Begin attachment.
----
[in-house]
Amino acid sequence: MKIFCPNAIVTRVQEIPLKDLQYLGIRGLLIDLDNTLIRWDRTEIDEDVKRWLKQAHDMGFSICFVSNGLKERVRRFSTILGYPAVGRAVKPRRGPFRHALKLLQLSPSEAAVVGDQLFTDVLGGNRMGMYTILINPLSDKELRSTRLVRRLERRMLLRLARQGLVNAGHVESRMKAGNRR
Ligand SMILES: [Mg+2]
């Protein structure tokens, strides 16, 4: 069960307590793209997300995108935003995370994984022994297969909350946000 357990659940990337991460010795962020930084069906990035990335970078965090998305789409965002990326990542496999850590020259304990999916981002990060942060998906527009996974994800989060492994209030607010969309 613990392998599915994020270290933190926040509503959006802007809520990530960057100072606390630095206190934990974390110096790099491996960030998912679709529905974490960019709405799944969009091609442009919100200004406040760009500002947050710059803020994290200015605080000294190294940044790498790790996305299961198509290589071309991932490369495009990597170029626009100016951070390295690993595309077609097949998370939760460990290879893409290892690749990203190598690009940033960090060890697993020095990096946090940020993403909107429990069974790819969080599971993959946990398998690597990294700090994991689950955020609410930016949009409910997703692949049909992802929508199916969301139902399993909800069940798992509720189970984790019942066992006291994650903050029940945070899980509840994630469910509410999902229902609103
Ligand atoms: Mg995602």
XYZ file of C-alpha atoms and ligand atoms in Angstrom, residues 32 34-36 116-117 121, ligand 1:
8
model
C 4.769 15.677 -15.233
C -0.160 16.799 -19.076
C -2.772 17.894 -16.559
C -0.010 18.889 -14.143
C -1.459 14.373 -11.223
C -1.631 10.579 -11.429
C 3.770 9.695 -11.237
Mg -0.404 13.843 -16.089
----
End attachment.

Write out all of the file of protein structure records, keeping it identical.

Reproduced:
[in-house]
Amino acid sequence: MKIFCPNAIVTRVQEIPLKDLQYLGIRGLLIDLDNTLIRWDRTEIDEDVKRWLKQAHDMGFSICFVSNGLKERVRRFSTILGYPAVGRAVKPRRGPFRHALKLLQLSPSEAAVVGDQLFTDVLGGNRMGMYTILINPLSDKELRSTRLVRRLERRMLLRLARQGLVNAGHVESRMKAGNRR
Ligand SMILES: [Mg+2]
């Protein structure tokens, strides 16, 4: 069960307590793209997300995108935003995370994984022994297969909350946000 357990659940990337991460010795962020930084069906990035990335970078965090998305789409965002990326990542496999850590020259304990999916981002990060942060998906527009996974994800989060492994209030607010969309 613990392998599915994020270290933190926040509503959006802007809520990530960057100072606390630095206190934990974390110096790099491996960030998912679709529905974490960019709405799944969009091609442009919100200004406040760009500002947050710059803020994290200015605080000294190294940044790498790790996305299961198509290589071309991932490369495009990597170029626009100016951070390295690993595309077609097949998370939760460990290879893409290892690749990203190598690009940033960090060890697993020095990096946090940020993403909107429990069974790819969080599971993959946990398998690597990294700090994991689950955020609410930016949009409910997703692949049909992802929508199916969301139902399993909800069940798992509720189970984790019942066992006291994650903050029940945070899980509840994630469910509410999902229902609103
Ligand atoms: Mg995602």
XYZ file of C-alpha atoms and ligand atoms in Angstrom, residues 32 34-36 116-117 121, ligand 1:
8
model
C 4.769 15.677 -15.233
C -0.160 16.799 -19.076
C -2.772 17.894 -16.559
C -0.010 18.889 -14.143
C -1.459 14.373 -11.223
C -1.631 10.579 -11.429
C 3.770 9.695 -11.237
Mg -0.404 13.843 -16.089